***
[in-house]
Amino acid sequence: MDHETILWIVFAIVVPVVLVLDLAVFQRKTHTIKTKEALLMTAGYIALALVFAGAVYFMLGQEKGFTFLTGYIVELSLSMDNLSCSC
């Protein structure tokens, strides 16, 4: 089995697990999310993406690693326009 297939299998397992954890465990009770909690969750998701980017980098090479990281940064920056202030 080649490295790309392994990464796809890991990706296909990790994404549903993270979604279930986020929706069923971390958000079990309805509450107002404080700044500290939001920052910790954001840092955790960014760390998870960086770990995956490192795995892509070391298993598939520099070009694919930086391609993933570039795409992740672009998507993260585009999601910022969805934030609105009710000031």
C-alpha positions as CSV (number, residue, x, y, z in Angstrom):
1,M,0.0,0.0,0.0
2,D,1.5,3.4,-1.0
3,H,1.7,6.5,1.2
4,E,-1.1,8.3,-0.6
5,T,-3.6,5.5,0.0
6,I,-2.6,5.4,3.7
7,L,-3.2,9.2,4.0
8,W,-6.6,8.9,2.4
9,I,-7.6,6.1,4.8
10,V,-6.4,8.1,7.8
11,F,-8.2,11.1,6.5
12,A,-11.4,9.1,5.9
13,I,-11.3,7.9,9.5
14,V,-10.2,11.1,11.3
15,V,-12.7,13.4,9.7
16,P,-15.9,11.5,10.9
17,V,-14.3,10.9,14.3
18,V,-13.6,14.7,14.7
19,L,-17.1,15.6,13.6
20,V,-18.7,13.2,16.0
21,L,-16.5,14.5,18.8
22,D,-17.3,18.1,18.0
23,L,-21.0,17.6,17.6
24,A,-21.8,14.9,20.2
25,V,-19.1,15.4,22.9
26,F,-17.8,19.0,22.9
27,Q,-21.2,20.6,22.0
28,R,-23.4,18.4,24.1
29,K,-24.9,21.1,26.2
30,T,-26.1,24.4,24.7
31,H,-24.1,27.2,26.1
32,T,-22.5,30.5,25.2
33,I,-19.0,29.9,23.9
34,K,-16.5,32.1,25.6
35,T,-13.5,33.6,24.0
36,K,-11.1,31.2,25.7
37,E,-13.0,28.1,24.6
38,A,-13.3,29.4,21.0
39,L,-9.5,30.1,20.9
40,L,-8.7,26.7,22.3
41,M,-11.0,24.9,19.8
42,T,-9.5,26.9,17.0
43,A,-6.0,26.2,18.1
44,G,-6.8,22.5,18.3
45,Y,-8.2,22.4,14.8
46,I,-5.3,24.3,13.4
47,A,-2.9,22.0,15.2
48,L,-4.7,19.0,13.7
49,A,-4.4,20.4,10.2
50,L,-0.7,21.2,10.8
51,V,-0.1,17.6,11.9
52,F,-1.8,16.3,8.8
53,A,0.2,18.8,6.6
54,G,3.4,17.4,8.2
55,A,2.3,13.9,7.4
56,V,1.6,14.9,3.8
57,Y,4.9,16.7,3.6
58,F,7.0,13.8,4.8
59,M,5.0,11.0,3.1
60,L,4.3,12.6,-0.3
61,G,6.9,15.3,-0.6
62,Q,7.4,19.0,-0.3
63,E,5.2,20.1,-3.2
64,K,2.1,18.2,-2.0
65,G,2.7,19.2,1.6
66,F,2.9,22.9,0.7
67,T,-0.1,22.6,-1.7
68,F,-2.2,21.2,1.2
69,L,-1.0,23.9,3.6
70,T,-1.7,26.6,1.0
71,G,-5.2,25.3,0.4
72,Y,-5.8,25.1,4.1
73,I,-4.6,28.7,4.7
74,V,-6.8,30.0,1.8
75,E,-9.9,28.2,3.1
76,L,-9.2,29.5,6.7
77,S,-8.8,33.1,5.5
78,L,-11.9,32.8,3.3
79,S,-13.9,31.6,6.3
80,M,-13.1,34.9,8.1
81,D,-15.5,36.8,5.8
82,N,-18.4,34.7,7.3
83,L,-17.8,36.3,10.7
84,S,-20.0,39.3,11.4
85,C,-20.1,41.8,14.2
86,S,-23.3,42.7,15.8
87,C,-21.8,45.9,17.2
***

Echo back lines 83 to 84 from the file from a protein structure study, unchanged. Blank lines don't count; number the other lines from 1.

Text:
79,S,-13.9,31.6,6.3
80,M,-13.1,34.9,8.1